`_requested' then tests if the tag given as its first argument is in
the set currently used and returns zero if it is, i.e. if matches of
that type should be added now. The arguments accepted by `_requested'
are the same as for `_wanted'. I.e. you can call it with only the tag
to test, with the `tag array description' or with that plus the
command to execute.
In some cases (like the `users' and `hosts' tags in the example) you
don't need do the loop over the tag aliases yourself, because the
utility functions like `_users' and `_hosts' do it automatically.
This looks good already. But in many cases such as this one you can
also use the function `_alternative' which simply implements a loop
like the one above. It gets arguments of the form `tag:descr:action'.
_alternative \
'friends:friend:(alice bob)' \
'users:: _users' \
'hosts:: _hosts'
Which does the same as the previous example. (Note the empty
descriptions in the last two arguments -- the actions start with a
space so that they are executed without giving the description
build by `_alternative', i.e. we just use the description added by
`_users' and `_hosts').
In cases where you have to keep track of the context yourself, you can
give the sub-context you want to use to `_tags', `_wanted' and
`_alternative' with the `-C' option as described above. You don't need
to give it to `_requested' -- that function will work on the context
used by the corresponding call to `_tags' automatically.
For the names of the tags: choose simple (short, if at all possible)
names in plural. Also, first have a look at the tag names already used
by other functions and if any of these names seem sensible for the
type of matches you are about to add, then use those names. This will
allow users to define styles for certain types of matches independent
of the place where they are added.
One final comment about when to use your own argument-contexts: do
this when the command you are writing a completion function for has
different `modes'. E.g. if it accepts host names after a `-h' option
and users or hosts after `-u' and for some reason you can't use
`_arguments' to do the work for you, then use context names as in:
case "$1" in
_tags -C -h hosts && _hosts && ret=0
_alternative -C -u 'users:: _users' 'hosts:: _hosts' && ret=0
Users can associate patterns for hierarchical context names with
certain styles using the `zstyle' builtin. The completion code
should then use these styles to decide how matches should be added and
to get user-configured values. This, too, is done using the builtin
Basically styles map names to a bunch of strings (the `value'). In
many cases you want to treat the value as a boolean, so let's start
with that. To test if, for example, the style `verbose' is set for
the tag `options' in the context you are currently in, you can just do:
if zstyle -t ":completion:${curcontext}:options" verbose; then
# yes, it is set...
I.e. with the -t option and two arguments `zstyle' takes the first one
as a context and the second one as a style name and returns zero if that
style has the boolean value `true'. Internally it checks if the style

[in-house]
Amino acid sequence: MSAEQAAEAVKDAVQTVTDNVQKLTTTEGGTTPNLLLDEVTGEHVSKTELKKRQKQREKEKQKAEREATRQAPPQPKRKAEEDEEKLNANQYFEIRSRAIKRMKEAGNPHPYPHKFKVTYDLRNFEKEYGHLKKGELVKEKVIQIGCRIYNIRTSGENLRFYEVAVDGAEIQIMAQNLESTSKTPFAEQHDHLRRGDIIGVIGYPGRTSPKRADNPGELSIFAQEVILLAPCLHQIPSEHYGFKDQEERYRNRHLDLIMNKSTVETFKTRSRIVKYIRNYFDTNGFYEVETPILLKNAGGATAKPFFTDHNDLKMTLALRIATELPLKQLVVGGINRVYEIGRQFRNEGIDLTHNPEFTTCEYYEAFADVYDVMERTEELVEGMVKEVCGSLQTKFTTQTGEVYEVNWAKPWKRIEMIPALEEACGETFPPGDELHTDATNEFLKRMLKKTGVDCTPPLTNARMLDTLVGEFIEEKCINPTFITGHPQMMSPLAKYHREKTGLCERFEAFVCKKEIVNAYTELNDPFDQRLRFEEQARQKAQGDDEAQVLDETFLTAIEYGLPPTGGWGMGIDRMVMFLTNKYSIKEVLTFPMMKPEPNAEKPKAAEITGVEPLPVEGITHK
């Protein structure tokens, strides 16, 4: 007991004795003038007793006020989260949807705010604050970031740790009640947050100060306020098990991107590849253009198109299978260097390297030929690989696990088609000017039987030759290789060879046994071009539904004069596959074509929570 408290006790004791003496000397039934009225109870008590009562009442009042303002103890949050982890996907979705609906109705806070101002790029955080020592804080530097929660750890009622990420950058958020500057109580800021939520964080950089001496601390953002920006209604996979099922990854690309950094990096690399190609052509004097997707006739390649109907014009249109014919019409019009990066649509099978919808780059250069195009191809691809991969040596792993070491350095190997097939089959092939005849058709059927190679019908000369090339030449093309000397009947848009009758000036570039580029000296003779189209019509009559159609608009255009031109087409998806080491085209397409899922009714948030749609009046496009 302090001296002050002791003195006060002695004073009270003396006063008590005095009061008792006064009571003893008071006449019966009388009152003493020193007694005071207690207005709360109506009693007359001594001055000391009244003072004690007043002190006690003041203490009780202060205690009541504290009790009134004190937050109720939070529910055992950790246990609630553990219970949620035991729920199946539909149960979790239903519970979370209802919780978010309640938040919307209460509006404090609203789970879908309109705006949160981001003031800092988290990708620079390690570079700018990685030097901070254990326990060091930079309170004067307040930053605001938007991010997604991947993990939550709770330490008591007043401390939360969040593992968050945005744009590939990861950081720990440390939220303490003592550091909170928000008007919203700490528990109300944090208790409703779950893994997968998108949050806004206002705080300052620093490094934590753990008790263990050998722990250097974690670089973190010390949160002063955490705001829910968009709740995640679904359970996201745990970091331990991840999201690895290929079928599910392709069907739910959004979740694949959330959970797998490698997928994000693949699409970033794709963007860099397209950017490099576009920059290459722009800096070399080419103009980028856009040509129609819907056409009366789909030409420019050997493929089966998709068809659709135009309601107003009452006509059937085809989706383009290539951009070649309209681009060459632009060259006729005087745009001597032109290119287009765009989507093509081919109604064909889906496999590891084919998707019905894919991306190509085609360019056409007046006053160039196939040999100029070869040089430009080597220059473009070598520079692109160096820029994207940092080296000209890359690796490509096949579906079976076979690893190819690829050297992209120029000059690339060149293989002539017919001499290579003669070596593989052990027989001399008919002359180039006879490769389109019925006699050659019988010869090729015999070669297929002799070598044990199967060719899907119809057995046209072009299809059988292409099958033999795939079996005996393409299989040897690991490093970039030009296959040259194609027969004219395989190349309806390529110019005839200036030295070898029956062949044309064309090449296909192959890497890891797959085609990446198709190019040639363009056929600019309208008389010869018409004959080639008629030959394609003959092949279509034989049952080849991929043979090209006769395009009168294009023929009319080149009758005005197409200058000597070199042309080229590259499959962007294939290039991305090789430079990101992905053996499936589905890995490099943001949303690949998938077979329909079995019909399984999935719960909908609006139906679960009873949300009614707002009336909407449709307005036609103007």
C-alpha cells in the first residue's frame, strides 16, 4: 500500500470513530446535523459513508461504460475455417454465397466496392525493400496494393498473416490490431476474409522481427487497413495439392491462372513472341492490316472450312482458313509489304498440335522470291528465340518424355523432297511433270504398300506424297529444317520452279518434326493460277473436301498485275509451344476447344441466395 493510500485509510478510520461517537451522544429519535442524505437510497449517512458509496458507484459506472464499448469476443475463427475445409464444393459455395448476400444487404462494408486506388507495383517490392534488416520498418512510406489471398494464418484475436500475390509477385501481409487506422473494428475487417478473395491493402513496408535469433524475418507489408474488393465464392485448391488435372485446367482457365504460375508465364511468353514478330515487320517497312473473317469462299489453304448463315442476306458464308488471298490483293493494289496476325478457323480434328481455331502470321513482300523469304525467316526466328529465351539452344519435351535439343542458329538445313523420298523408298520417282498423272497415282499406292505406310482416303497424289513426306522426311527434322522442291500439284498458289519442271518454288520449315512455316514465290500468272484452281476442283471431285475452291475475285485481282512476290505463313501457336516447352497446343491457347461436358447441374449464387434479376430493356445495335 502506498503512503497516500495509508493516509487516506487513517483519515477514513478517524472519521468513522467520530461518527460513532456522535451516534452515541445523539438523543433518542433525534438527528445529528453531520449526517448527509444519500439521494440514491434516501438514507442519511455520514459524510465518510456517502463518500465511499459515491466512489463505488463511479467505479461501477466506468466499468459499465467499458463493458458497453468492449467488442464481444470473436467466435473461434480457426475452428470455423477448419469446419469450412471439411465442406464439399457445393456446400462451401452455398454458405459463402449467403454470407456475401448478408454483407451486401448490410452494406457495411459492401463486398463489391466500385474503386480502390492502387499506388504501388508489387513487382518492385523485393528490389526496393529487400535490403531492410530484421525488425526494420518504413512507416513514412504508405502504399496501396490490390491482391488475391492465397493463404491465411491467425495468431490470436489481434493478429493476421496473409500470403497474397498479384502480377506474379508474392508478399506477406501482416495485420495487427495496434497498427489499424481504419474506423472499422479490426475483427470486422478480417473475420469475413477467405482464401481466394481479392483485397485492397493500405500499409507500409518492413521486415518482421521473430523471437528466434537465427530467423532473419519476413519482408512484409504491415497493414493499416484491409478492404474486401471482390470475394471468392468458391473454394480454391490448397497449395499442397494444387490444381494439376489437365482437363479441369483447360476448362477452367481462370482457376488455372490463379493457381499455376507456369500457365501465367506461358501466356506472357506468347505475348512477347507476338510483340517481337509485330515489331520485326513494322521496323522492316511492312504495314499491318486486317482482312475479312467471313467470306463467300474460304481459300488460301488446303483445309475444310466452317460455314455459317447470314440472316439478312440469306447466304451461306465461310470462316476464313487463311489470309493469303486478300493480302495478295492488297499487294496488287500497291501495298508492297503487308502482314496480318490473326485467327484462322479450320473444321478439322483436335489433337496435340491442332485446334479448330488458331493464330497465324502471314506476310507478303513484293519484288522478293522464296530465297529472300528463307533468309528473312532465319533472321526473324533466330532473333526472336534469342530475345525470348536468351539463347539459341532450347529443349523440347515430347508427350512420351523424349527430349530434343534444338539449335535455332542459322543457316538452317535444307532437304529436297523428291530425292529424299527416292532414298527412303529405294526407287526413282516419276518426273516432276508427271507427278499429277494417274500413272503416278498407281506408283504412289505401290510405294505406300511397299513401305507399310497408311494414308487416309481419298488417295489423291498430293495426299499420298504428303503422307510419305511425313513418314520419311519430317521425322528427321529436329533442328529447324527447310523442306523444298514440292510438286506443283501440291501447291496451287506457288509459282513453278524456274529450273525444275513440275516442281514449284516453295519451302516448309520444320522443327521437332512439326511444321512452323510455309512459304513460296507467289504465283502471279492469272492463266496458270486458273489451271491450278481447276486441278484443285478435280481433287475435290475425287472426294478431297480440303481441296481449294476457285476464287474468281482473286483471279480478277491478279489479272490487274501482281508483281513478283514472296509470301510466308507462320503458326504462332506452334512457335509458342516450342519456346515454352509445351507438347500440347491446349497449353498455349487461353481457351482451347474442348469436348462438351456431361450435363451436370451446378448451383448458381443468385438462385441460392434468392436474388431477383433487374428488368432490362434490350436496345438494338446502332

is set to one of `yes', `true', `on', or `1' and interprets that as
`true' and every other value as `false'.
For more complicated styles for which you want to test if the value
matches a certain pattern, you can use `zstyle' with the -m option and
three arguments:
if zstyle -m ":completion:${curcontext}:foo" bar '*baz*'; then
This tests if the value of the style `bar' for the tag `foo' matches
the pattern `*baz*' and returns zero if it does.
If you just want to see if one of the strings in the value is exactly
equal to any of a number of a strings, you can use the -t option and
give the strings after the style name:
if zstyle -t ":completion:${curcontext}:foo" bar str1 str2; then
But sometimes you want to actually get the value stored for a certain
style instead of just testing it. For this `zstyle' supports four
options: `-b', `-s', `-a', and `-h'. After these options, three
arguments are expected, the context, the style, and a parameter name.
The parameter will then be set to the value of the style and the option
says how the strings stored as a value will be stored in the
- `-b': the parameter will be set to a either `yes' or `no'
- `-s': the parameter will be set to all strings in the value
concatenated (separated by spaces) to one string
- `-a': the parameter will be set to an array containing the strings
from the value as elements
- `-h': the parameter will be set to an association with the strings
from the value being interpreted alternatingly as keys and
Some random comments about style names. Use the ones already in use if
possible. Especially, use the `verbose' style if you can add
matches in a simple and a verbose way. Use the verbose form only if
the `verbose' style is `true' for the current context. Also, if
the matches you want to add have a common prefix which is somehow
special, use the `prefix-needed' and `prefix-hidden' styles. The first
one says if the user has to give the prefix on the line to make these
matches be added and the second one says if the prefix should be
visible in the list.
And finally, if you need a style whose value can sensibly be
interpreted as a list of words, use array or association styles with
the `-a' or `-h' options to `zstyle'. Otherwise you should only make
sure that an empty value for a style is treated in the same way as if
the style wasn't set at all (this is used elsewhere and we want to
keep things consistent).
Always use description. This is important. Really. *Always* use